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Frank Mir says ‘ego’ at fault for loss to Fedor Emelianenko, hopes to fight in ACB next

UFC 164 press conference photos
Frank Mir plans to fight in ACB next.
Esther Lin, MMA Fighting

Frank Mir isn’t going to let his stumble against Fedor Emelianenko hurt his comeback plans.

Mir suffered a 48-second knockout loss to Emelianenko last Saturday at Bellator 198 in a quarterfinal matchup of Bellator’s heavyweight grand prix. The bout marked Mir’s return from a two-year layoff following a suspension by the United States Anti-Doping Agency, and it was a roller-coaster affair.

Mir dropped Emelianenko with punches in the opening seconds but the Russian legend recovered then hip-tossed Mir to the canvas. Emelianenko ultimately finished Mir with strikes later in the round, but that throw, Mir said, is what prompted the beginning of the end.

“That kinda hurt my ego,” Mir explained on his podcast Phone Booth Fighting. “I gotta admit, it embarrassed me to get tossed through the air like that. So when we got up, I kinda went into street fighter mode. I just started throwing left hand after left hand instead of setting up my strikes and being composed, which, two years since I’ve competed seriously, my composure was not what it should’ve been. That’s probably where the most ring rust came into it, is once I got into a firefight. I just got emotional instead of staying strategic.”

Mir and Emelianenko quickly rose their feet after the throw and started trading bombs, leading Emelianenko to catch a hard-charging Mir with a nasty right hand that dropped the former UFC heavyweight champion to the mat. Emelianenko followed Mir to the canvas and unloaded a series of left hands that forced referee Mike Beltran to intervene, giving Emelianenko his first win since 2016 and sending Mir to a three-fight losing skid.

“I lost my cool. I let my ego dictate how I fought,” Mir said. “Before that, I’m pretty good at being very emotionless and not trying to let that enter it. But once I got thrown through the air, and it was such a highlight-reel kind of throw, my ego was very injured. It wasn’t like the throw hurt me. It didn’t even really score that much for him. I mean, at that point, if I just would’ve calmed down, I’m still winning the fight that short in because I dropped him. They judge on effective damage, so if the fight had stopped at that moment, I’m still winning on the judges’ scorecards, even with that throw.

“But because I was pissed off that I got thrown through the air, all of a sudden I just went for the kill instead of trying to fight like a martial artist. I fought like a street fighter, and that didn’t fair so well.”

Mir, 38, also spoke to confusion surrounding the rule set in Illinois at Bellator 198. The longtime veteran said that he trained and prepared for the new unified rules of MMA, which allow for knees to the head of a downed opponent in specific instances. He was then told when he arrived for fight week that Illinois had not adopted the new rule set, only to have the rule set flip on him once again on Saturday night when Beltran informed him that Illinois had indeed adopted the new unified rules of MMA.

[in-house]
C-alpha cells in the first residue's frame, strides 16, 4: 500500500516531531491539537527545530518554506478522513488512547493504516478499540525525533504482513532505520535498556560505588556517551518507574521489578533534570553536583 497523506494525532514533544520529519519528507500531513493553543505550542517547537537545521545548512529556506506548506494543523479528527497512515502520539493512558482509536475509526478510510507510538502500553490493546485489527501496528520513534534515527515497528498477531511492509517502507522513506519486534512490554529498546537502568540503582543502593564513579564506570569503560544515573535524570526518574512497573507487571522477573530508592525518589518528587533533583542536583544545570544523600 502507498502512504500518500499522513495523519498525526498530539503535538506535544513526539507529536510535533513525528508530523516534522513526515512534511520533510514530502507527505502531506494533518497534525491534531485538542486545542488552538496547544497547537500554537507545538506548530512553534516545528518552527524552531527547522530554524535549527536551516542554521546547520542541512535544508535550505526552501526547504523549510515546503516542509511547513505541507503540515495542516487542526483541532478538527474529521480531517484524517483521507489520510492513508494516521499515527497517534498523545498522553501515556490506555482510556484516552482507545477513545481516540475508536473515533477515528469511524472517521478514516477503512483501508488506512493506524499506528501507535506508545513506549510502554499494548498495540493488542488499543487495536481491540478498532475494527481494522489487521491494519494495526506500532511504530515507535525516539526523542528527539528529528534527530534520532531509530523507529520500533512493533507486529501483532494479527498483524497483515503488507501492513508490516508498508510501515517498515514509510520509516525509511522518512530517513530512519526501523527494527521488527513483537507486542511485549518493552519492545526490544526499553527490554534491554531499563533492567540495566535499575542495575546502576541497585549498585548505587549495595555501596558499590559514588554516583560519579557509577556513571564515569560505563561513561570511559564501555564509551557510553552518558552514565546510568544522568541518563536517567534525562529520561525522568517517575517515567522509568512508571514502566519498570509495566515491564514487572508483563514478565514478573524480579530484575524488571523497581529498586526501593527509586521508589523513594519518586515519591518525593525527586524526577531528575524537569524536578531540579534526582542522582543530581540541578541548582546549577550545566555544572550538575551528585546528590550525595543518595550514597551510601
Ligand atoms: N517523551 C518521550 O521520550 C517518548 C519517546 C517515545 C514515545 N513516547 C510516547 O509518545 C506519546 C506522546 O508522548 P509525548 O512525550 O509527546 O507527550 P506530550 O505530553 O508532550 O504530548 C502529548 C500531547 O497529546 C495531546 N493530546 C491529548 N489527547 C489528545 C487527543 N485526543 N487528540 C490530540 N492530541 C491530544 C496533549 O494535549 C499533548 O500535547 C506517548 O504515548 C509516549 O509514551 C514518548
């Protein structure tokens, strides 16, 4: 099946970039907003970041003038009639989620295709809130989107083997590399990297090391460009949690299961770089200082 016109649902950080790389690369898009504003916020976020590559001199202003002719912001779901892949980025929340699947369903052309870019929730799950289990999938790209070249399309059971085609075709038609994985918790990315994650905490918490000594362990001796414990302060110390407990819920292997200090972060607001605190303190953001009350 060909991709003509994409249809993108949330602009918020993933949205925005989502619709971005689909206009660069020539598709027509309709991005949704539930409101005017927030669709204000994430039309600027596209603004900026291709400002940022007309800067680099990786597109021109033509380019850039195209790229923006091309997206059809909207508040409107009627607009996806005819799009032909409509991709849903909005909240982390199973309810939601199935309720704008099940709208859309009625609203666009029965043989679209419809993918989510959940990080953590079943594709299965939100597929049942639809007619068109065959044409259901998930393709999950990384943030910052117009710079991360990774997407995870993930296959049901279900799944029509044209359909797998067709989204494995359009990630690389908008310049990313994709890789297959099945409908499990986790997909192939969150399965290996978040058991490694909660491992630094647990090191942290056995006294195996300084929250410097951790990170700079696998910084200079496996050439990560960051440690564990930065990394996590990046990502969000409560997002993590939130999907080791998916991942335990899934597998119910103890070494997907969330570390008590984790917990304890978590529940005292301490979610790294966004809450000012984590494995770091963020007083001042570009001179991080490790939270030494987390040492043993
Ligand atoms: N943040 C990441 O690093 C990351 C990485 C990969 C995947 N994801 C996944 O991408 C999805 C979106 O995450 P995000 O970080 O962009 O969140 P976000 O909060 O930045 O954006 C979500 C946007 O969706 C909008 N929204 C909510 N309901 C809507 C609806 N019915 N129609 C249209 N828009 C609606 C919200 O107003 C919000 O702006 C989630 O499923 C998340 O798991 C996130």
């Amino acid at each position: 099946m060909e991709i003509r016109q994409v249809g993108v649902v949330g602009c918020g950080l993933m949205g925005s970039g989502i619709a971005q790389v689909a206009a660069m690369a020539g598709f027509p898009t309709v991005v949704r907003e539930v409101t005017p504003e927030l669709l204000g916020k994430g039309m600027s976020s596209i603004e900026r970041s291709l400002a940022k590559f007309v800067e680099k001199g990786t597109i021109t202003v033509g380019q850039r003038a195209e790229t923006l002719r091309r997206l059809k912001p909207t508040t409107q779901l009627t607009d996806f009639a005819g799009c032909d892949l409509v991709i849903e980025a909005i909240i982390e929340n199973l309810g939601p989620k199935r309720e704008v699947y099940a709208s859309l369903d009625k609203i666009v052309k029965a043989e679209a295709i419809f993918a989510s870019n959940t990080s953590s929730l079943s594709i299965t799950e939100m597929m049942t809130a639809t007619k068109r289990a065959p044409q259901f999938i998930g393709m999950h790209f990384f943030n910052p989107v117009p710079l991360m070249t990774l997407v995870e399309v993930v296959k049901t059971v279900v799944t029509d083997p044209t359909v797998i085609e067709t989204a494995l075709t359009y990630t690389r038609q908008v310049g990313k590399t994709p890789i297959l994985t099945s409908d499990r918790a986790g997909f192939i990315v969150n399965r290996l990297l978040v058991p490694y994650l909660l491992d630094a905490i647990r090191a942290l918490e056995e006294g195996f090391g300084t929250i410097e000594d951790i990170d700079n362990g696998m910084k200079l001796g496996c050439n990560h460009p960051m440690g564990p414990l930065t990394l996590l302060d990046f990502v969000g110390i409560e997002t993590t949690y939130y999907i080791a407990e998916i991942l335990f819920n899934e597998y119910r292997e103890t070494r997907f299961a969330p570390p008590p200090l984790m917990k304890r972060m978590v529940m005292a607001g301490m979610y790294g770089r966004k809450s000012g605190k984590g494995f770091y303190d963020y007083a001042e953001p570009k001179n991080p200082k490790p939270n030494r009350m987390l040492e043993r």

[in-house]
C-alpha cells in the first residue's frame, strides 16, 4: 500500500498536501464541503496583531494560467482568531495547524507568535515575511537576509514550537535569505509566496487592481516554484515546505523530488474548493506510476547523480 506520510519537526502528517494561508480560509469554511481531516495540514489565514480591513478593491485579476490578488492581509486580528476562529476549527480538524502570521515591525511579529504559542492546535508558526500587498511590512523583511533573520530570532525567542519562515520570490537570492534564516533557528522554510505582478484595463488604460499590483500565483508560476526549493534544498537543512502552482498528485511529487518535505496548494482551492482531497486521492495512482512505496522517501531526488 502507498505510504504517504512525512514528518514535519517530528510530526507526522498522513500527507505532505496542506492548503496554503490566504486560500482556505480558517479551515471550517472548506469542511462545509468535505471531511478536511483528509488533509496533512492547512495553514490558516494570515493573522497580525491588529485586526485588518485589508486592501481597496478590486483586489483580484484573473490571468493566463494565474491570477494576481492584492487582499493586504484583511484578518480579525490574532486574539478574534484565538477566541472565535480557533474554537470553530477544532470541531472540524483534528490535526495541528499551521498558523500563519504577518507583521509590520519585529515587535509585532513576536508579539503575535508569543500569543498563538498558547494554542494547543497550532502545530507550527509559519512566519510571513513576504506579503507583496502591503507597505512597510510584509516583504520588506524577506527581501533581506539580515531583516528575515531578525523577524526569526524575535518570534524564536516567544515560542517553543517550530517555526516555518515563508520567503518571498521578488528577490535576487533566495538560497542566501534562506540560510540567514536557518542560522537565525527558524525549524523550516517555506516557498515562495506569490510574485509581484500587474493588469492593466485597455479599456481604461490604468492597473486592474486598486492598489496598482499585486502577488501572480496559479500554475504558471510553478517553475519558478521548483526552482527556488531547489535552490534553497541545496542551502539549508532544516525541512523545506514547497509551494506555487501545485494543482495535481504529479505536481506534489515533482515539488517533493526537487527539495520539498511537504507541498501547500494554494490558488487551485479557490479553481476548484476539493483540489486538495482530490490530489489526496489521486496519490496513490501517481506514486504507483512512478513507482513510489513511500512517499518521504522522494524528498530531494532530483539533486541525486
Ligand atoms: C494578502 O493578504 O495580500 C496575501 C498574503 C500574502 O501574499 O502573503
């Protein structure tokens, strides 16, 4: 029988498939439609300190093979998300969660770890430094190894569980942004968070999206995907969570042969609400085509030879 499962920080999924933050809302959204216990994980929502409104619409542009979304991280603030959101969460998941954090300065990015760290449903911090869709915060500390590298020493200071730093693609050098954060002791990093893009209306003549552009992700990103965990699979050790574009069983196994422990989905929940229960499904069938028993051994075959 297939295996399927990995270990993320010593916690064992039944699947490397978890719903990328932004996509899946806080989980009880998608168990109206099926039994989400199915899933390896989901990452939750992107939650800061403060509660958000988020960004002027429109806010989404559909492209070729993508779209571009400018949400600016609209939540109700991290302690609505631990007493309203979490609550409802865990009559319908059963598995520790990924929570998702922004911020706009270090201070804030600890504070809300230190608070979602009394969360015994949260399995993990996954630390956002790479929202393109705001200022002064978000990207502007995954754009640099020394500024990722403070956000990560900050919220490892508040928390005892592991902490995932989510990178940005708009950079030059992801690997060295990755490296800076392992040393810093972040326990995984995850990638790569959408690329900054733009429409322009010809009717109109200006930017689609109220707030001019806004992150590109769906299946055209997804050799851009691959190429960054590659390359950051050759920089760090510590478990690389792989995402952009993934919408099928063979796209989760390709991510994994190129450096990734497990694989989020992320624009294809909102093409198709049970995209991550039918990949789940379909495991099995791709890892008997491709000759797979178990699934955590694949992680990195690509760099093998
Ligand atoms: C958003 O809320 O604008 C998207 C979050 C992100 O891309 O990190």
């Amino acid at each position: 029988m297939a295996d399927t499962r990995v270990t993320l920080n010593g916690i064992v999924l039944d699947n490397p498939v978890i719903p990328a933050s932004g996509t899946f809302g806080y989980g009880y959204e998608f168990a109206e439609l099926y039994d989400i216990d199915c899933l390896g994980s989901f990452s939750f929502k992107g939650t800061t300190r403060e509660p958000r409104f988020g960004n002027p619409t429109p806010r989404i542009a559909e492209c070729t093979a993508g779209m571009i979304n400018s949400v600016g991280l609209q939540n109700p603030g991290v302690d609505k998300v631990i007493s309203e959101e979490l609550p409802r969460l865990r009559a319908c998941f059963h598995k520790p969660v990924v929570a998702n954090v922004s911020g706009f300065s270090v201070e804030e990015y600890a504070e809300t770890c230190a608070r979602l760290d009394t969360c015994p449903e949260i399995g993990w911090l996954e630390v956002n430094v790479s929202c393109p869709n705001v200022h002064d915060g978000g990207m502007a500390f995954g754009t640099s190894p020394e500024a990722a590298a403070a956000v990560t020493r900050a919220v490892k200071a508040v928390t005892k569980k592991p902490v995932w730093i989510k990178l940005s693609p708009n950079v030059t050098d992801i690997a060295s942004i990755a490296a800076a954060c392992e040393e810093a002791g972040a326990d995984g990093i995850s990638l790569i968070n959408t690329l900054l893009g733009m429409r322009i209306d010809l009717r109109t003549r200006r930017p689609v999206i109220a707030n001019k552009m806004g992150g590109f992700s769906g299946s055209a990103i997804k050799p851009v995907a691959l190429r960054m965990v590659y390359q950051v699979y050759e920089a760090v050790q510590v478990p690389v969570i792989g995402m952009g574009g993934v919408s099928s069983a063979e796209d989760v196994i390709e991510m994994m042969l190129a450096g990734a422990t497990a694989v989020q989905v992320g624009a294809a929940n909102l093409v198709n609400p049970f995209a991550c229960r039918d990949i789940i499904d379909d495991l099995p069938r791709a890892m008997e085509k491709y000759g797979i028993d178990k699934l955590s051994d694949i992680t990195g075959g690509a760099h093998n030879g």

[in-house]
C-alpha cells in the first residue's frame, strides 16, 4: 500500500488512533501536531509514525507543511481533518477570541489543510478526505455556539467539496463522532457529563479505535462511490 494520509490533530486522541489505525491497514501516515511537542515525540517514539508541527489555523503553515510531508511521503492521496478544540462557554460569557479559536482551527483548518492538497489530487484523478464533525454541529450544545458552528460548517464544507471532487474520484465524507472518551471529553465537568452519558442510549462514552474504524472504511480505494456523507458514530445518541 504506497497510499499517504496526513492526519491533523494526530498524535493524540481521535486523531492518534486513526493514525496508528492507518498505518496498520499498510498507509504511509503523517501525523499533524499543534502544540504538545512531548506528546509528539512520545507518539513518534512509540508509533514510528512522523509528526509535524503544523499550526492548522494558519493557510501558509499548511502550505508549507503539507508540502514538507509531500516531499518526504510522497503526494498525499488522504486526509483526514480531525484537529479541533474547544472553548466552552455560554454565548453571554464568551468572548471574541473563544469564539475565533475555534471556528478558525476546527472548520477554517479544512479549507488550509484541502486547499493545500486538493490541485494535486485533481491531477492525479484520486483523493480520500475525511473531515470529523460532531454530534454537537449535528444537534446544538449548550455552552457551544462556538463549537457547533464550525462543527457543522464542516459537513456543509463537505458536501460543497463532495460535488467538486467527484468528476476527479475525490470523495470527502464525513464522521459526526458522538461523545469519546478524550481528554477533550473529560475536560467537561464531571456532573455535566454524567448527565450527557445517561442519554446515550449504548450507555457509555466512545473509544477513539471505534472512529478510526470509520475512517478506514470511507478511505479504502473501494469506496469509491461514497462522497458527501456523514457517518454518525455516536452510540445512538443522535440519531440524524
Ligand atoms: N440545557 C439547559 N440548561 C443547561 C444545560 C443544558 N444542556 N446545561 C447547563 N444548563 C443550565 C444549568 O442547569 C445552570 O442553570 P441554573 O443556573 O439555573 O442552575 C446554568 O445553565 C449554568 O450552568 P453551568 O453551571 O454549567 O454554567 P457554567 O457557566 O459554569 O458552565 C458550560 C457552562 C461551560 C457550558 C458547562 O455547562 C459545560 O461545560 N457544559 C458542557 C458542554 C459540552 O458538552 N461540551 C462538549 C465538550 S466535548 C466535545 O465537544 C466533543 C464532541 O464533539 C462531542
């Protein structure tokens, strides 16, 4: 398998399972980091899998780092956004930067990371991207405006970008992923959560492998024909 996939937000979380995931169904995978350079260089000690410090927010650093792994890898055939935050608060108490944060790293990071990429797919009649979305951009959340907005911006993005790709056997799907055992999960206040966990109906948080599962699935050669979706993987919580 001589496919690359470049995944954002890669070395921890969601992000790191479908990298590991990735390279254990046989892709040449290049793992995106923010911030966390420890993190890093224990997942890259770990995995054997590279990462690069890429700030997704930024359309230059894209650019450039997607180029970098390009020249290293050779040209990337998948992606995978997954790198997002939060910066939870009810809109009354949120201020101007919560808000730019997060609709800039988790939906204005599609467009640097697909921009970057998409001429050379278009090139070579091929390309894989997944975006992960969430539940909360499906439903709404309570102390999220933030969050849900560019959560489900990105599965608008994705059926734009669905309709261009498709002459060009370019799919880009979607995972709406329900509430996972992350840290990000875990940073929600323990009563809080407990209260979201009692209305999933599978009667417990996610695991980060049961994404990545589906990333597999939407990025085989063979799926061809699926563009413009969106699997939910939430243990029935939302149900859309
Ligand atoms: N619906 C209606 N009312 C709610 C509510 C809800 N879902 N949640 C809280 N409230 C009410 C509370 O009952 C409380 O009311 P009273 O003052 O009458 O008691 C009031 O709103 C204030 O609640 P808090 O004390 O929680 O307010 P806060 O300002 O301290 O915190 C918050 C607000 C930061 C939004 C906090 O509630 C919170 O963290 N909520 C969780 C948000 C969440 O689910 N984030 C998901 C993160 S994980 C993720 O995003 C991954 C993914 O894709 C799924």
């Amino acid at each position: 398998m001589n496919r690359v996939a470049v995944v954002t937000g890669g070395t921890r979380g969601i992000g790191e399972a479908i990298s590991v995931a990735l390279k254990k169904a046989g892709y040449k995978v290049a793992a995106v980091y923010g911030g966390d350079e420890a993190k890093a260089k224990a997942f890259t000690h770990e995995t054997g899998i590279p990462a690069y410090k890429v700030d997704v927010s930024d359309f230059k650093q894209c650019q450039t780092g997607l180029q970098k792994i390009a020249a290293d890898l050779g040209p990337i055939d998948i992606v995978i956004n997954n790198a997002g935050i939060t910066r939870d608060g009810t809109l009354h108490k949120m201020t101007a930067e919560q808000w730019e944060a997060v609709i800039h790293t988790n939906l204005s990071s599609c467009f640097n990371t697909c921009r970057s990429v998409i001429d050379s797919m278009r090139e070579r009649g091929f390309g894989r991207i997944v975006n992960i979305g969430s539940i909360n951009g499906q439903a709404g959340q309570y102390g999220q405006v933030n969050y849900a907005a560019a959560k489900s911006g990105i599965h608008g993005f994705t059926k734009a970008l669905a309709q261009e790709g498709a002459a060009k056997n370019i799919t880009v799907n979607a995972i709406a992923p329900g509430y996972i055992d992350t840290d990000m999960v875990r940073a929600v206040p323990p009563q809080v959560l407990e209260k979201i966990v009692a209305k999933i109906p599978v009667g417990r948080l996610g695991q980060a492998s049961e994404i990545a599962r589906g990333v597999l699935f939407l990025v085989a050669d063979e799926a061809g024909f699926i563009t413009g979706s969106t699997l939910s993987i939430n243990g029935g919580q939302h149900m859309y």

Lamenting hesitation he showed in potentially kneeing Emelianenko in the head after his early knockdown, Mir admitted he that “overestimated my ability to make that adjustment” in the heat of the moment.

The former UFC heavyweight champion is undeterred though. After languishing on the sidelines for over two years, Mir said he hopes to return to action soon. He explained that he intends to “go back to my roots” and focus on reincorporating his vaunted grappling arsenal into his game with the help of jiu-jitsu black belt Robert Drysdale, and he’s looking to return this summer with ACB, the Russian promotion with which Mir works as a color commentator.

Mir said a return to the Bellator cage is also in his plans, but that likely won’t happen until the end of the year.

“They’re talking about October,” Mir said. “I’m like, OK, that’s cool. I would like to get a fight in with ACB before that so I can just get more time clocked under me, so I can get my timing back on for fighting. There’s nothing like it. We can train as much as you want, but there’s nothing like the real thing. I’ve had 40 seconds in the last two years, so I need some more time, some more rounds.

“Hopefully the next fight up, honestly, I’ll probably not take someone as dangerous as Fedor, get my feet a little bit more underneath me,” Mir added. “And then hopefully Fedor, if he goes through and has success and wins the tournament, maybe I can be his first title defense if I’ve strung together some wins.”

Mir explained that his Bellator contract allows for him to take additional fights in ACB “as long as Bellator gives their blessing.”

“Obviously they have in a clause where they can say no, but pretty much I was given verbal assurances that would never be the case unless it were to interfere with their show,” Mir said. “For example, me still being in this tournament would hurt my abilities to go over there and fight. So I guess the silver lining to the dark cloud is the fact that I wasn’t successful on Saturday, but I’ll just get more fights this year.”

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